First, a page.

Scholar and Self-Declared ‘Societal Renegade’ Breaks New Ground for Zimbabwean Girls
International Women's Day 2018
In celebration of International Women’s Day and the African Women’s Leadership Conference at Wellesley College, Scholars explain how gender has shaped their leadership journeys. Tanyaradzwa Chinyukwi studies Agricultural Engineering and Natural Resource Management. She is a Scholar in the Program at EARTH University.
I am a child of a societal renegade and the apple did not fall far from the tree. I was raised by a strong independent widowed woman who defied odds to get my family educated.
However, the community believed in female inferiority to the extent that STEM courses were not taken by girls at my school. I disregarded these rules, passed the courses and excelled in the traditionally male field of science. Having broken down barriers, I realized my victory was not personal — it was a victory for all women.
Having benefited from the spoils of a war my mother unconsciously started against female subjugation, I am now convinced of the centrality of female empowerment to economic and social development. I was driven to create a campaign aimed at advocating for the education of girls. The Zimbabwean economic crisis has seen girls as young as nine years old being forced to drop out of school and engage in commercial sex work to fend for their families while others get married at a young age. This campaign seeks to ensure that the girl child is taken to school — where she belongs.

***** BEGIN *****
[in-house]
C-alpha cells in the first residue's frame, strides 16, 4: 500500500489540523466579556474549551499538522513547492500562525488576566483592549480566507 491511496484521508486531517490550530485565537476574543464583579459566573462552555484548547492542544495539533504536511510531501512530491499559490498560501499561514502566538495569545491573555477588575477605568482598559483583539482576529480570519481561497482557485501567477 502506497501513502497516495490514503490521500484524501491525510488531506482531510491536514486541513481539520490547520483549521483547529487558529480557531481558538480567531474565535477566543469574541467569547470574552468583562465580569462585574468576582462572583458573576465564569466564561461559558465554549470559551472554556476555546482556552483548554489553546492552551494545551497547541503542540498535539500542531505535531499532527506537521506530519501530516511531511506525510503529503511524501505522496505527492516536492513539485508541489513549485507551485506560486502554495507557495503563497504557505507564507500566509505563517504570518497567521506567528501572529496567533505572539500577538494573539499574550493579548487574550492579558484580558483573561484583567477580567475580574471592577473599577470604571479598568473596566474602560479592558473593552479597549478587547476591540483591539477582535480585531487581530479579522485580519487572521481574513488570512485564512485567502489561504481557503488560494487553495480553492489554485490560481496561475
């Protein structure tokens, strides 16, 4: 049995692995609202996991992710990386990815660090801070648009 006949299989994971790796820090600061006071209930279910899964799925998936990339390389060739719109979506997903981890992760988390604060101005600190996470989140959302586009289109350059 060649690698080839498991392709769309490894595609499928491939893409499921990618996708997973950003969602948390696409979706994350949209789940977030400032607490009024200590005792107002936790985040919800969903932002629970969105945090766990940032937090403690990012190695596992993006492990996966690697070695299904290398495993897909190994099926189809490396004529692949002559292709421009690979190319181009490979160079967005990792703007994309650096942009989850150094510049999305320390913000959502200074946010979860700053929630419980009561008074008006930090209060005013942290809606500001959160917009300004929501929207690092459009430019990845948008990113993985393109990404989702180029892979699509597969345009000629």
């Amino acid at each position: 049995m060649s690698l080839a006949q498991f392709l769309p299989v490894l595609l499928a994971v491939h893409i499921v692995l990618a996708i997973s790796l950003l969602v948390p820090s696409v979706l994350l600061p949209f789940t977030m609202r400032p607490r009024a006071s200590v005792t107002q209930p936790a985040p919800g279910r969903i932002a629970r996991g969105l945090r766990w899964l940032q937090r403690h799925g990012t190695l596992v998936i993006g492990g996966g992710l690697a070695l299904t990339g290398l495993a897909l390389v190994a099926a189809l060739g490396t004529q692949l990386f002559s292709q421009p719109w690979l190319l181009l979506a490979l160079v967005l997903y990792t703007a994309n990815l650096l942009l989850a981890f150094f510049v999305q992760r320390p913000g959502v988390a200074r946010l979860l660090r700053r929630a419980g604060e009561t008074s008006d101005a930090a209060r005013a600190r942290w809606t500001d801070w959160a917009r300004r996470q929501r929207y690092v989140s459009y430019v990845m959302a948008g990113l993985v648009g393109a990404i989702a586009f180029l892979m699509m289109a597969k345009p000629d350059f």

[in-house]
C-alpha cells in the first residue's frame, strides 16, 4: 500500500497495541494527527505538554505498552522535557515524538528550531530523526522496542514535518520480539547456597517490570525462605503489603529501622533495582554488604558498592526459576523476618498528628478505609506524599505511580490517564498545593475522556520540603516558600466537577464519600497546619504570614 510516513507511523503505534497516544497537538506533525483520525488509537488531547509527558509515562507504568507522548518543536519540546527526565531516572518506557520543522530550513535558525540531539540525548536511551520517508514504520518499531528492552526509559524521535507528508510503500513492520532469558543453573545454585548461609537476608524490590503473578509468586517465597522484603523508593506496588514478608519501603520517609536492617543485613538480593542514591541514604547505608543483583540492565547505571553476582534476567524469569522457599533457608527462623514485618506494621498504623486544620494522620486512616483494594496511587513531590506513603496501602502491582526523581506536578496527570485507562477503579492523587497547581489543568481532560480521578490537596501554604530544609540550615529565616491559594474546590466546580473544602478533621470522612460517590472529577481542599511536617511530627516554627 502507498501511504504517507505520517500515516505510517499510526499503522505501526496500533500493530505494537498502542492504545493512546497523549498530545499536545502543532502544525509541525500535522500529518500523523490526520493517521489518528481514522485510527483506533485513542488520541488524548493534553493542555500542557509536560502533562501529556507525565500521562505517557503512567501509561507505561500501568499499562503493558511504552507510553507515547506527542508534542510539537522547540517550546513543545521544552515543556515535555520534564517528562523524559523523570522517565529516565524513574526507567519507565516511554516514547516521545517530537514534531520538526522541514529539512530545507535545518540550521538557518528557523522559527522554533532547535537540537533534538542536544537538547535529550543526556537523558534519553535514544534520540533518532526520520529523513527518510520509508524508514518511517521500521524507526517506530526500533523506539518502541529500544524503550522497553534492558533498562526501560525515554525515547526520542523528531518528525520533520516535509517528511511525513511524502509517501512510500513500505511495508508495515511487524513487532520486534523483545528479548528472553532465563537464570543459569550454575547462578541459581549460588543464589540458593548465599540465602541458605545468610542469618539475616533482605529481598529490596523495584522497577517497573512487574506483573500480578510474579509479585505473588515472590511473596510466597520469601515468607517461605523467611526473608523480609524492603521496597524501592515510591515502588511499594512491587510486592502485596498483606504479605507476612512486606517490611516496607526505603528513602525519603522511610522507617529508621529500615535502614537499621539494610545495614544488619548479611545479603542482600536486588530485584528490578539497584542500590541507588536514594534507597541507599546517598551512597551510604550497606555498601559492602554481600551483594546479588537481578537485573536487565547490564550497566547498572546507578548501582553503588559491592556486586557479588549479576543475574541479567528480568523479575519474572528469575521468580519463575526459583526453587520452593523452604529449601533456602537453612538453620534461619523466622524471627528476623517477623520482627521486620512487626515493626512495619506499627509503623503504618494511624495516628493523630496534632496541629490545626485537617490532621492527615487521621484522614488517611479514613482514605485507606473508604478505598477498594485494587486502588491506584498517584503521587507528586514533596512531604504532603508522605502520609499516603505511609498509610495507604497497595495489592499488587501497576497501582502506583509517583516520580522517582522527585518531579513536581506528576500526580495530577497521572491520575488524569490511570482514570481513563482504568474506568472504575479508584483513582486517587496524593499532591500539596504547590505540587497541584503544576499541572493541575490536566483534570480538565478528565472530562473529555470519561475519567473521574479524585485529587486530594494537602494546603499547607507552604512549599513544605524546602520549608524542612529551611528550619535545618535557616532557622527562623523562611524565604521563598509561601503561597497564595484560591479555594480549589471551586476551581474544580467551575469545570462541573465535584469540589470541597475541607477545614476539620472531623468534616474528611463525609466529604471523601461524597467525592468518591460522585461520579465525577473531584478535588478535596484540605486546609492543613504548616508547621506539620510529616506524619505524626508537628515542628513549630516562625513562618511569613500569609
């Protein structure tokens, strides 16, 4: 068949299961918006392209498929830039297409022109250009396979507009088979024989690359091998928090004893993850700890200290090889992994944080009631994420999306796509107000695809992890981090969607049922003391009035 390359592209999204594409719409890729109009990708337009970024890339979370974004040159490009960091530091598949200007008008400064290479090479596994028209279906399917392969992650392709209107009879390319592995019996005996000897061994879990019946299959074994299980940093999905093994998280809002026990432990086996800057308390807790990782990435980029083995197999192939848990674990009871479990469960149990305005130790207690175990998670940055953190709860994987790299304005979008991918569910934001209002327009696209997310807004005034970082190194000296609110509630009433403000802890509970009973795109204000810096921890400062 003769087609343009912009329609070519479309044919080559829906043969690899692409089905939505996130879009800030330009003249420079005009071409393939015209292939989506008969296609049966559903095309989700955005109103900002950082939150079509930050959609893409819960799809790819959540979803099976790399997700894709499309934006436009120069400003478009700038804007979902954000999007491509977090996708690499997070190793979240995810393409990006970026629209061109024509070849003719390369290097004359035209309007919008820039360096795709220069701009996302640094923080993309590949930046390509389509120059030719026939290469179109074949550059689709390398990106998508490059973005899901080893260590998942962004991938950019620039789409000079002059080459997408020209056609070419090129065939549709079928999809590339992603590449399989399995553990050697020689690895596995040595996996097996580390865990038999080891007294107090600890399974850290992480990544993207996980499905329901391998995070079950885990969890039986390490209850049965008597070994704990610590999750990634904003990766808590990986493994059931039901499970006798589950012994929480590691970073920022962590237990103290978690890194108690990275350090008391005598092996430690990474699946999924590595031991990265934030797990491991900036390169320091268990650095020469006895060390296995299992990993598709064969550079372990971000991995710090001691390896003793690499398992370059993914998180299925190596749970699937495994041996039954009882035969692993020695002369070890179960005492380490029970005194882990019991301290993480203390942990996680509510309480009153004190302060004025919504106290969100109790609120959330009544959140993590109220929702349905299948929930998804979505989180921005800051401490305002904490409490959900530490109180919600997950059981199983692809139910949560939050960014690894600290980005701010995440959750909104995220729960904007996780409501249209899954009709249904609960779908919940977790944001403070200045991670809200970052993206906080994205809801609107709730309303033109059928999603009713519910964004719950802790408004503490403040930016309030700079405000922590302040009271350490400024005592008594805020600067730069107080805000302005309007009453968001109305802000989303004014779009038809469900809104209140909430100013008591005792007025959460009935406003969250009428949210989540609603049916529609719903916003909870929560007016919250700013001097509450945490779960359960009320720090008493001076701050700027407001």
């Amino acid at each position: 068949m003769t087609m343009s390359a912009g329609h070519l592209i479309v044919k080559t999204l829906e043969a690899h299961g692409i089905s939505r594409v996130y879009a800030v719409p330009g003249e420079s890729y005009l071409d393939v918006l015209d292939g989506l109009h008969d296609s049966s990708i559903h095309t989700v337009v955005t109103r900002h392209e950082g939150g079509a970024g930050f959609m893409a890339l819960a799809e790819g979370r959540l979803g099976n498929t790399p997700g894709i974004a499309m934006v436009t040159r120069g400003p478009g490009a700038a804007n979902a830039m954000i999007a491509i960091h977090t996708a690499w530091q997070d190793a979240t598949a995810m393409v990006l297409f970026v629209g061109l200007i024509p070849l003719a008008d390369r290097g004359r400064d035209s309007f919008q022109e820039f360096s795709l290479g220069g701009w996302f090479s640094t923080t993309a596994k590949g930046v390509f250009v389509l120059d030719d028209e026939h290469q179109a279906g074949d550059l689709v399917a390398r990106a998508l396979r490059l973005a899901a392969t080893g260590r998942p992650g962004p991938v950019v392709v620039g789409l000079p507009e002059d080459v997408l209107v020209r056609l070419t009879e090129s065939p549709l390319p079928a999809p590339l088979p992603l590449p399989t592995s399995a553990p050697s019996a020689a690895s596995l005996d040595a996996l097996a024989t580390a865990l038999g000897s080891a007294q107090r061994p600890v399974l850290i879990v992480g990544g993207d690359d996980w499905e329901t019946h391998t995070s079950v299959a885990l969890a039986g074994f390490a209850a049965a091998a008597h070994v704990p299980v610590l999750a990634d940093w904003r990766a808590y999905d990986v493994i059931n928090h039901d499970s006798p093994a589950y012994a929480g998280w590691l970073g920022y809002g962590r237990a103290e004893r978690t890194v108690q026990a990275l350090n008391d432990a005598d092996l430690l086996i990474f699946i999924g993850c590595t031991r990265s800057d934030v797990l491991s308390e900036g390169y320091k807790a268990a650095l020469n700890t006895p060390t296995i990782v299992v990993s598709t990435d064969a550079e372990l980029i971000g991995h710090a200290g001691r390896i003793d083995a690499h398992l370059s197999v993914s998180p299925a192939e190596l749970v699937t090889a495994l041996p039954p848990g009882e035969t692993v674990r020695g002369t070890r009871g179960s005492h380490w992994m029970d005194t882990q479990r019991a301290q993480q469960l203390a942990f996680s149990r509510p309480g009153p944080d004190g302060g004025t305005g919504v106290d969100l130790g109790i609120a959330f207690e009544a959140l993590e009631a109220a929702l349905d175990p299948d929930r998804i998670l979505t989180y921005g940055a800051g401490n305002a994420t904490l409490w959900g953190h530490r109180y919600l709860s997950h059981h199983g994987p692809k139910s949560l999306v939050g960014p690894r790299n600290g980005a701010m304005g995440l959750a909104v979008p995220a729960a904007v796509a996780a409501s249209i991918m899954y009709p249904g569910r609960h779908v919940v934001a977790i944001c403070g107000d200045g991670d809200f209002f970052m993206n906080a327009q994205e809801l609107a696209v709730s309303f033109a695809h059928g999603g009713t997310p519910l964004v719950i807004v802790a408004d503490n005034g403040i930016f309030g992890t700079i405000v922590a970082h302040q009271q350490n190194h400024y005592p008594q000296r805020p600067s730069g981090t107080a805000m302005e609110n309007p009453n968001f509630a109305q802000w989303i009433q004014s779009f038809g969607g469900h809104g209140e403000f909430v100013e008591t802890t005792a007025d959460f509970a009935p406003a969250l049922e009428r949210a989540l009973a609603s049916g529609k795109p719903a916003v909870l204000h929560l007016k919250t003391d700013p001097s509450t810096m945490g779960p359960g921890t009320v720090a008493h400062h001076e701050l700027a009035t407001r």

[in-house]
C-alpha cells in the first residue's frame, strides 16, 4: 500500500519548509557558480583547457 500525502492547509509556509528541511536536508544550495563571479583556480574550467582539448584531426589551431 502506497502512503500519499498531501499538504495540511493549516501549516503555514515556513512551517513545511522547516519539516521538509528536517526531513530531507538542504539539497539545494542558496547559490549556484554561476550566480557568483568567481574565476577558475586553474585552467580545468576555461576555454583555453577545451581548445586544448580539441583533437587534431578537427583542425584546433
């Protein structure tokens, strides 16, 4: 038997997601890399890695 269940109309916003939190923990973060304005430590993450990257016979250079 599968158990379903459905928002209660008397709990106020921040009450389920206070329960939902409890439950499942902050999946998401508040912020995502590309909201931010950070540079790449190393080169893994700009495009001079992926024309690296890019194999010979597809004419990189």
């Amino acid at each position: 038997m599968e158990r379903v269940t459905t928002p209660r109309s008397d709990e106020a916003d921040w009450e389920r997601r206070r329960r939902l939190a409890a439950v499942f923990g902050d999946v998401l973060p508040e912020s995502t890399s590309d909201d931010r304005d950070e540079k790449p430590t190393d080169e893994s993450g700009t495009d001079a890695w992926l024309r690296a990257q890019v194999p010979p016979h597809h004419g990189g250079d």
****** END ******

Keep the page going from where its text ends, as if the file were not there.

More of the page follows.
Through this campaign, I have been recognized as one of the 2016 Global Campaign Winners for the Millennium Campus Network, and part of the Global Gender Network, a platform which aims to pool together resources to tackle gender inequality in communities. I also had the opportunity to lead webinars on gender equality while influencing my peers to imagine and advocate for solutions.
The girl child education drive has also morphed into a holistic movement helping and teaching girls in other areas such as reproductive health. This had a tremendous effect on body confidence especially in a society which abhors female anatomical realities like menstruation. It has also empowered girls to take control of their bodies and be able to say no to unwarranted sexual advances.
Economically disadvantaged women dependent on agriculture walk for long distances to make their sales in highly competitive markets for very low prices. Results are never commensurate with efforts; and sex work and child labor end up as the only yielding alternatives. To solve this rising issue, my partners and I started ZAZI Growers’ Network — a social venture aimed at empowering vulnerable women to become competitive in the agricultural sector. Through mentorship programs, training and workshops, ZAZI Growers’ Network will empower women with technical agricultural skills to improve quality and use the network’s collective power to access new markets.
This is just the first lap of my journey to advocating for women and girls and I hope to continue breaking new grounds in attaining gender equality in Zimbabwe.
Meet Tanyaradzwa Chinyukwi
Tanyaradzwa’s story is part of a series for International Women’s Day that is highlighting stories from Mastercard Foundation Scholars about how gender has shaped their leadership journeys. Continue reading more posts in the series here.